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Glasgow pays 32 council chiefs £100k or more

According to the Town Hall Rich List, Glasgow paid more civil servants over �100,000 than any other UK council. Picture: Contributed

According to the Town Hall Rich List, Glasgow paid more civil servants over �100,000 than any other UK council. Picture: Contributed

  • by JANE BRADLEY
 

MORE civil servants working for Glasgow City Council are paid over £100,000 than any other local authority in the UK, with 32 employees receiving a six-figure sum in the last financial year.

Meanwhile, the council’s highest-paid employee pocketed a larger remuneration package than any other council worker in Britain – earning three and a half times the annual salary of the First Minister or the Prime Minister.

David Crawford, the executive director of social care services, was the best-paid council civil servant in the UK, with his total package, including a redundancy payment, coming to £486,303.

According to the eighth “Town Hall Rich List”, put together by campaign group the Taxpayers’ Alliance, Glasgow council pays 32 of its staff more than £100,000, while Edinburgh pays ten employees a six-figure remuneration package. Aberdeen, meanwhile, paid high salaries to six senior civil servants.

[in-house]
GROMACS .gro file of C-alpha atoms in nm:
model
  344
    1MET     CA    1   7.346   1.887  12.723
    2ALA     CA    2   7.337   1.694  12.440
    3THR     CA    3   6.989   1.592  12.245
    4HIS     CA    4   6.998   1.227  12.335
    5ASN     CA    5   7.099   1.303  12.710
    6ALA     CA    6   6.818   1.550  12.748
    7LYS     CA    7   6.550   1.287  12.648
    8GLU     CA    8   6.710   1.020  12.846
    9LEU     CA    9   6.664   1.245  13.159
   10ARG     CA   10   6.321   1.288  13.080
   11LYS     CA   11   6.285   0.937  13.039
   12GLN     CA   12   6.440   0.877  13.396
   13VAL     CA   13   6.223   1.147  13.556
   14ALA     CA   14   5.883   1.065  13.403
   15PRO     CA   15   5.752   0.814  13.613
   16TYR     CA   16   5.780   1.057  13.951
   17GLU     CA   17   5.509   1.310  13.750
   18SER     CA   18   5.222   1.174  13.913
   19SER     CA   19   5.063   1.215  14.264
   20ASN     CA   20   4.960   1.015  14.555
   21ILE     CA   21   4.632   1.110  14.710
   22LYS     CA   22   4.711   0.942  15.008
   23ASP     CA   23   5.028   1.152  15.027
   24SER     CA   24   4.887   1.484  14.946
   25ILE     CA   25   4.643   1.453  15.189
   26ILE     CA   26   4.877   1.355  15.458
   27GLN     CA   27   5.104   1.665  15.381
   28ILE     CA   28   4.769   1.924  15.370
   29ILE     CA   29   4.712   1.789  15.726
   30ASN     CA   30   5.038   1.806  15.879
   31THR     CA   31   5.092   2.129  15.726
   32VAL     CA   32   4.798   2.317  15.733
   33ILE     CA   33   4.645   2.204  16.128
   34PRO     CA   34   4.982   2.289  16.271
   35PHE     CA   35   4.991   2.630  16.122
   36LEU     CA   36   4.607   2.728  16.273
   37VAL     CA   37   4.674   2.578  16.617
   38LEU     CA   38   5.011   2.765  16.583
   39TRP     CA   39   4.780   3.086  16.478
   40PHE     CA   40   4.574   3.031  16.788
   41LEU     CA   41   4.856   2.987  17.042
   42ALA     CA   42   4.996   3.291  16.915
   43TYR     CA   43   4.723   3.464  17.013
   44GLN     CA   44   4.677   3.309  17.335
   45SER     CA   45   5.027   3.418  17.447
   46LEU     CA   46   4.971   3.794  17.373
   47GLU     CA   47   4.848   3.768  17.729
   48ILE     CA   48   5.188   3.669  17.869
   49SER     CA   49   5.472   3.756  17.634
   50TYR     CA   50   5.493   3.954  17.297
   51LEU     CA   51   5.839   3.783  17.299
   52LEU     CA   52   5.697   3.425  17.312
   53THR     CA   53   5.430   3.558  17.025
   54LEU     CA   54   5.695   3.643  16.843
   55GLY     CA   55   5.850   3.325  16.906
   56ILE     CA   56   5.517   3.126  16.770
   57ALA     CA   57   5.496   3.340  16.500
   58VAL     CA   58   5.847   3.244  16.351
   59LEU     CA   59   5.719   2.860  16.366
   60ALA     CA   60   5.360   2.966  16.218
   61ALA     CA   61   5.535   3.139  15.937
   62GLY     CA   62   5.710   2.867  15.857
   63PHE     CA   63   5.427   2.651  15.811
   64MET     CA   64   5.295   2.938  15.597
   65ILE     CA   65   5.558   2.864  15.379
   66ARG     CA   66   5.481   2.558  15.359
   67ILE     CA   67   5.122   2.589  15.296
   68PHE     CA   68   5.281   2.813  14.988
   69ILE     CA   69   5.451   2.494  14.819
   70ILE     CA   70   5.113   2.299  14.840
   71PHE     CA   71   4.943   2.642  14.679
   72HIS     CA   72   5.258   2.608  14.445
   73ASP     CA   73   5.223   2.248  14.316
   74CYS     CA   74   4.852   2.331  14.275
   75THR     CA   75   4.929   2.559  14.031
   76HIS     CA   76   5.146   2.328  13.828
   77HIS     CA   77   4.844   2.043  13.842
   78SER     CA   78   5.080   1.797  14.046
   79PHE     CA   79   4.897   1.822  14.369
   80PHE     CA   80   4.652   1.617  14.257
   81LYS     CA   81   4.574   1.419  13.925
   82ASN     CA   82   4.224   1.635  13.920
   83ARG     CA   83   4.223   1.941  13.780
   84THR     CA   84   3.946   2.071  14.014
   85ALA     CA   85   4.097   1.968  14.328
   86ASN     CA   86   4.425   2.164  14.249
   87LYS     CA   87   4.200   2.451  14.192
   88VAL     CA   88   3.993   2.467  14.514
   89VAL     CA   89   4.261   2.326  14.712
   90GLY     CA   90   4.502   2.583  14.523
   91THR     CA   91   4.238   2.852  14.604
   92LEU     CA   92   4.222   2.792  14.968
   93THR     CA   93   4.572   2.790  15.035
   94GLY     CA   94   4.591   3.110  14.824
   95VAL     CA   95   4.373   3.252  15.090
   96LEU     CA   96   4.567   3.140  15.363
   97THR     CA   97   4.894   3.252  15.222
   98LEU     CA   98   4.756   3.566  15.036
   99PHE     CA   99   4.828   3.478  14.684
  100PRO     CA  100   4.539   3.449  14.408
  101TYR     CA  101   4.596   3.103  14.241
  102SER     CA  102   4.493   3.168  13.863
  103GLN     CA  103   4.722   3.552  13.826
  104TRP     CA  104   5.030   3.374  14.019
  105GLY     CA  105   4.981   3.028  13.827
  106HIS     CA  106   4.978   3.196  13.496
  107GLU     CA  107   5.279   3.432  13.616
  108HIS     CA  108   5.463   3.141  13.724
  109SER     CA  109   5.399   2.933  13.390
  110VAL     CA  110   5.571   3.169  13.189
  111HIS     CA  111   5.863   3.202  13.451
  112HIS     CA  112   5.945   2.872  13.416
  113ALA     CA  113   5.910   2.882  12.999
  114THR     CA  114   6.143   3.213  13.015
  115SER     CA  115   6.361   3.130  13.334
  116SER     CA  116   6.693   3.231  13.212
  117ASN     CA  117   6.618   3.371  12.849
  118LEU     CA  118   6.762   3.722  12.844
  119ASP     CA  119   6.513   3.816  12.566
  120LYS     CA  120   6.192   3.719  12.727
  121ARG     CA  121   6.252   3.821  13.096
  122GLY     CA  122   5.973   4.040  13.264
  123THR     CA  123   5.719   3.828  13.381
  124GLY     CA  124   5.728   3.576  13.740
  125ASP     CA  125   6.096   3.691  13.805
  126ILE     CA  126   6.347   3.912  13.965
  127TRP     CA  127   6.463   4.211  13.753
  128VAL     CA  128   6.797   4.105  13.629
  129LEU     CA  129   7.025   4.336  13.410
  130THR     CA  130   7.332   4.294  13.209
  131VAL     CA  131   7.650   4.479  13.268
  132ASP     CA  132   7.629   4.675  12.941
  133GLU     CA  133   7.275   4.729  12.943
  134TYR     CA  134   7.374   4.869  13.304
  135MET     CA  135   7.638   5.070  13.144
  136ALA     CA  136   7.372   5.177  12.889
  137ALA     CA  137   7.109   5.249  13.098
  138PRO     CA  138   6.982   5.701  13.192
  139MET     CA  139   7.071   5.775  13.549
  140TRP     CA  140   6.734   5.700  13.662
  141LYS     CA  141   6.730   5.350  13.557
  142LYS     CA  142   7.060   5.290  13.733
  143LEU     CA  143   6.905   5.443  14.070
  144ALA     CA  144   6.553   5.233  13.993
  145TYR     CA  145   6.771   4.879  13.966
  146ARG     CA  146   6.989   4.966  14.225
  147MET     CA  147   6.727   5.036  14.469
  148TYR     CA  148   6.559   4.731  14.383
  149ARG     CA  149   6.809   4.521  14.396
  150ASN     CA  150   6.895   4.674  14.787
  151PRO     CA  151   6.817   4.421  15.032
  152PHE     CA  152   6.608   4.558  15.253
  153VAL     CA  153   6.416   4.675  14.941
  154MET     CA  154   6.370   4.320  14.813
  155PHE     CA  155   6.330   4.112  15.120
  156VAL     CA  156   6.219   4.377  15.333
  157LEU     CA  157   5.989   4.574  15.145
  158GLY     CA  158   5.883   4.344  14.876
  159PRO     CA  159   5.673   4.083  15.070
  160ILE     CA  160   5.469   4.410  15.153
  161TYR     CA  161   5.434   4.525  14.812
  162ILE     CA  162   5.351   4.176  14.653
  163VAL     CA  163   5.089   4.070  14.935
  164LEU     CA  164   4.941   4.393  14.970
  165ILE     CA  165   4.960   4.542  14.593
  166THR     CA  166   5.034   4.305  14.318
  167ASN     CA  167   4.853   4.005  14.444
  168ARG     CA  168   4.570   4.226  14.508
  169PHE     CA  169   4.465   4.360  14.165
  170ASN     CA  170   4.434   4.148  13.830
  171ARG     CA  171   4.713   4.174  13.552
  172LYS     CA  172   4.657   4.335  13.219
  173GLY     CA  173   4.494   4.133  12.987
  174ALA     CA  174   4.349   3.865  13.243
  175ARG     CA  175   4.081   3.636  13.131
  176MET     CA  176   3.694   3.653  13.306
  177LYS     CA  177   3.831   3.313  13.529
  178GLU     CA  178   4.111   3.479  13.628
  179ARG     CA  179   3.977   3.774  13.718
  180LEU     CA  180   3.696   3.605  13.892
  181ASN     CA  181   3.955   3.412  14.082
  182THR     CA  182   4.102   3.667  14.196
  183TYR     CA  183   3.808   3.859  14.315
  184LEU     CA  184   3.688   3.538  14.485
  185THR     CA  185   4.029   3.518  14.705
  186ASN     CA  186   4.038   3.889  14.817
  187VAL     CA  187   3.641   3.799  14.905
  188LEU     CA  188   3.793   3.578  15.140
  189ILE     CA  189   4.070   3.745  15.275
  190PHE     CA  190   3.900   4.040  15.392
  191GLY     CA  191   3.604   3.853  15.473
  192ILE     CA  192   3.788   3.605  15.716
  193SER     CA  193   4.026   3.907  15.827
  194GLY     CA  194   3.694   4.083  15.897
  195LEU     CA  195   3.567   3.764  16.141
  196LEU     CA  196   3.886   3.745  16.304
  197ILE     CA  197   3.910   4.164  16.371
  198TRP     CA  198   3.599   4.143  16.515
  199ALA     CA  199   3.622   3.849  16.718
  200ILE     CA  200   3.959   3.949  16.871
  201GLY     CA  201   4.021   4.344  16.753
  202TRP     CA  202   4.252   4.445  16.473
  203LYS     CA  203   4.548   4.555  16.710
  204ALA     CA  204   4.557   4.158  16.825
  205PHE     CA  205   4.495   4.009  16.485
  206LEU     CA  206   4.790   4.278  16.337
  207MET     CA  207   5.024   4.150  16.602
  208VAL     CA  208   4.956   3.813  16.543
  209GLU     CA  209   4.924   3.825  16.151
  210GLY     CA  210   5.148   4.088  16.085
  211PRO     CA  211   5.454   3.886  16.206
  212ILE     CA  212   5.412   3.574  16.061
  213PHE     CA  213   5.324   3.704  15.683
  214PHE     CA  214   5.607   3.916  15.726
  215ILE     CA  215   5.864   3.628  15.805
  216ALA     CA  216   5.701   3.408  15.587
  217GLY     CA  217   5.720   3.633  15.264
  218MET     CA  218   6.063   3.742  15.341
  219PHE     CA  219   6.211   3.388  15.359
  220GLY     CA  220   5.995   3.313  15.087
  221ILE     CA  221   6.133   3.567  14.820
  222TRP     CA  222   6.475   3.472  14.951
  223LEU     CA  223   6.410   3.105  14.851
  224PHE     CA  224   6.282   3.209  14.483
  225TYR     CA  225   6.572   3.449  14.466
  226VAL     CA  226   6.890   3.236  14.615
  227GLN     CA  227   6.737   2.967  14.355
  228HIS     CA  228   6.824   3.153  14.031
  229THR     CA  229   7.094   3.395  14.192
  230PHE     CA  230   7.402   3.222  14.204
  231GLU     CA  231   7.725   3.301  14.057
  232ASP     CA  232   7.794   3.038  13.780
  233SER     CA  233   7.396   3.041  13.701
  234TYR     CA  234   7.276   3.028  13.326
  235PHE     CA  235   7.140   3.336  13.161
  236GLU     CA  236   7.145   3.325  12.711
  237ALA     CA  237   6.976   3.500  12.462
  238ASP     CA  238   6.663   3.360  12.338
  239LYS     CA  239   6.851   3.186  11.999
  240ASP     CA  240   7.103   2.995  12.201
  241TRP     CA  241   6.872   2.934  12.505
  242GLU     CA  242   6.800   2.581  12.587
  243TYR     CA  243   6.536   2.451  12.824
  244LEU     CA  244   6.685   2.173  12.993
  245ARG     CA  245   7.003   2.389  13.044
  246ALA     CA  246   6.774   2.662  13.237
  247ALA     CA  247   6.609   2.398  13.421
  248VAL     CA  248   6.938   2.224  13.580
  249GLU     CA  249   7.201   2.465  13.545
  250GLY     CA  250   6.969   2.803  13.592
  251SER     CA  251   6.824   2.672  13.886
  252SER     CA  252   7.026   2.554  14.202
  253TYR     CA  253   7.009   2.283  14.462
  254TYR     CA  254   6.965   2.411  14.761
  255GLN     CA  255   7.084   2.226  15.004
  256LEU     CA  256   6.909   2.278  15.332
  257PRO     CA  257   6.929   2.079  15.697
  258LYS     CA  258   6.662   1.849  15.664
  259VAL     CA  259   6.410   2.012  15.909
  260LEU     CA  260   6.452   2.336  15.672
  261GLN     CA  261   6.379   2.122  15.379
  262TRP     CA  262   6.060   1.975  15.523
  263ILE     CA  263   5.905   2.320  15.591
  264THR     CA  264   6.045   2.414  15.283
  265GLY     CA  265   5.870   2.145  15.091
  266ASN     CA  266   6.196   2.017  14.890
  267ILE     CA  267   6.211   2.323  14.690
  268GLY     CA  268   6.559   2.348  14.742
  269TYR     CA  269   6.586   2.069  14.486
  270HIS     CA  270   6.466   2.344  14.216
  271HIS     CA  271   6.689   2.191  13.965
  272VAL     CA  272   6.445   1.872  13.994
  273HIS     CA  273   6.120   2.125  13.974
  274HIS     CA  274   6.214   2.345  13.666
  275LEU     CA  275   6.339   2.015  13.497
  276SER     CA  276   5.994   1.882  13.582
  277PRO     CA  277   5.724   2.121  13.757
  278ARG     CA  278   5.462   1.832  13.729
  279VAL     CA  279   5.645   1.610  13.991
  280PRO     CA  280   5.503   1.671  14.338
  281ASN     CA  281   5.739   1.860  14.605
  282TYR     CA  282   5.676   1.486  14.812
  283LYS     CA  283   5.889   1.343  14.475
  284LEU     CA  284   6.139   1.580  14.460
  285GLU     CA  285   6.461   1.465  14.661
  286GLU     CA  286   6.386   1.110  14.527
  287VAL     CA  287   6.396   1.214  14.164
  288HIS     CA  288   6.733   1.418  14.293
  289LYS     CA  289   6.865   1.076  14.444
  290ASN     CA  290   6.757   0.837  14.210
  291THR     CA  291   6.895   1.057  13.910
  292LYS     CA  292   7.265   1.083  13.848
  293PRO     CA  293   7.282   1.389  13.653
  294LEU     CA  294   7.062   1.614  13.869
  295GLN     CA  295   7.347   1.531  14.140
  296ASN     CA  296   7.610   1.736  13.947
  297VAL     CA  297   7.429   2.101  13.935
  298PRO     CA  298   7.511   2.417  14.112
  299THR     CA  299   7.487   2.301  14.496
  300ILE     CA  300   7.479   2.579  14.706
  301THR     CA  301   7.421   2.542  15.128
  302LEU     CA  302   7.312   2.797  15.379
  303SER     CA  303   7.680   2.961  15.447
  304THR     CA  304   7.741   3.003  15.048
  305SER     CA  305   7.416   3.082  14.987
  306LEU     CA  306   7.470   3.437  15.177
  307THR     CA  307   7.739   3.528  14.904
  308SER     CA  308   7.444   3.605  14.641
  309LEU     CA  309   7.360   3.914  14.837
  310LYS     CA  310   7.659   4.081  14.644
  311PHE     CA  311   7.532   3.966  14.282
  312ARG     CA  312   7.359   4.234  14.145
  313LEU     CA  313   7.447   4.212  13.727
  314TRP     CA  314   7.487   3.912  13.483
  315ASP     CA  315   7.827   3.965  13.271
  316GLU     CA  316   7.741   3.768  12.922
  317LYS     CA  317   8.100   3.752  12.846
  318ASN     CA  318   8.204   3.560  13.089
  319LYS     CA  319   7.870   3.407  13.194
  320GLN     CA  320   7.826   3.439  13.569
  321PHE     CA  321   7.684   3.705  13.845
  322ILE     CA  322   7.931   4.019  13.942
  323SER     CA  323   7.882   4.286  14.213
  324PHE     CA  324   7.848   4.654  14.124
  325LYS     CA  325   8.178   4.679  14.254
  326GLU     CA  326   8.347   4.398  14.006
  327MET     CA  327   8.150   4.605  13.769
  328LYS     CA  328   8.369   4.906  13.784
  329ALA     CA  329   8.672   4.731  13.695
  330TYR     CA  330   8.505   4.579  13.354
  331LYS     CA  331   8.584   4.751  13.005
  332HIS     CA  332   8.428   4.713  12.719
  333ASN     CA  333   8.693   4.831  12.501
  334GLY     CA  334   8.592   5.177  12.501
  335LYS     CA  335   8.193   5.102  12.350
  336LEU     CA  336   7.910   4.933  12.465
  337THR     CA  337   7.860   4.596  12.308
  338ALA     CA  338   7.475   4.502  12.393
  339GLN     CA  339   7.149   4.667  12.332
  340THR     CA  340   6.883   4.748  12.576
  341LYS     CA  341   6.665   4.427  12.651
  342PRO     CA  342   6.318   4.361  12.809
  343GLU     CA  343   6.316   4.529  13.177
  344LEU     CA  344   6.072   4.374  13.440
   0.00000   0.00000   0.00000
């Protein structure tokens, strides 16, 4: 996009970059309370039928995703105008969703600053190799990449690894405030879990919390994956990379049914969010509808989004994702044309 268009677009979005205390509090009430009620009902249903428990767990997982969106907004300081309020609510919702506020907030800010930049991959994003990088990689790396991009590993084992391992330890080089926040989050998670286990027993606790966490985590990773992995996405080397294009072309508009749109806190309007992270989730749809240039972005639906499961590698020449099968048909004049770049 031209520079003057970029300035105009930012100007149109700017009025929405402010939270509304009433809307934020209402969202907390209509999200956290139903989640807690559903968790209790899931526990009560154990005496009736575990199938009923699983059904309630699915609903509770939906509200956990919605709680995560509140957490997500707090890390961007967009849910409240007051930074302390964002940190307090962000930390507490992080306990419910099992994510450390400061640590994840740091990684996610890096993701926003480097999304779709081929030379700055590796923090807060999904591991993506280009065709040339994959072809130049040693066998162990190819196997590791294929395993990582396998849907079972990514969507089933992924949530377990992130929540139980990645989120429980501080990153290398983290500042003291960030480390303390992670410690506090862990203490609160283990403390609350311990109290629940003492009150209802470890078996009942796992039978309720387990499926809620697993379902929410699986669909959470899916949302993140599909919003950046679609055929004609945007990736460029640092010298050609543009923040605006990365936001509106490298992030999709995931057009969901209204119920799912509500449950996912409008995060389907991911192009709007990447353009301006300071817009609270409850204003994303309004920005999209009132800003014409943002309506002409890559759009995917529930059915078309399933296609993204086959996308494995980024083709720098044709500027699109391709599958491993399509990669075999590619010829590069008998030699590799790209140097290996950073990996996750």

The analysis of council pay found that a Scottish civil servant was also named in the report as the highest-paid council employee, excluding larger than usual, one-off payments due to redundancy or retirement.

Ian Craig, chief executive of Transport for Edinburgh, which incorporates Lothian Buses and Edinburgh Trams, received £300,081, made up of a basic salary of £183,085 and a bonus of £79,856, plus pension payments.

In comparison, First Minister Alex Salmond earns £140,647 a year, while Prime Minister David Cameron takes home £142,500.

Politicians and campaigners raised concerns over the wages.

Scottish Conservative local government spokesman Cameron Buchanan said: “At a time when local authorities are supposed to be tightening their belts, I can understand why the hard-pressed taxpayer would be concerned about these salaries.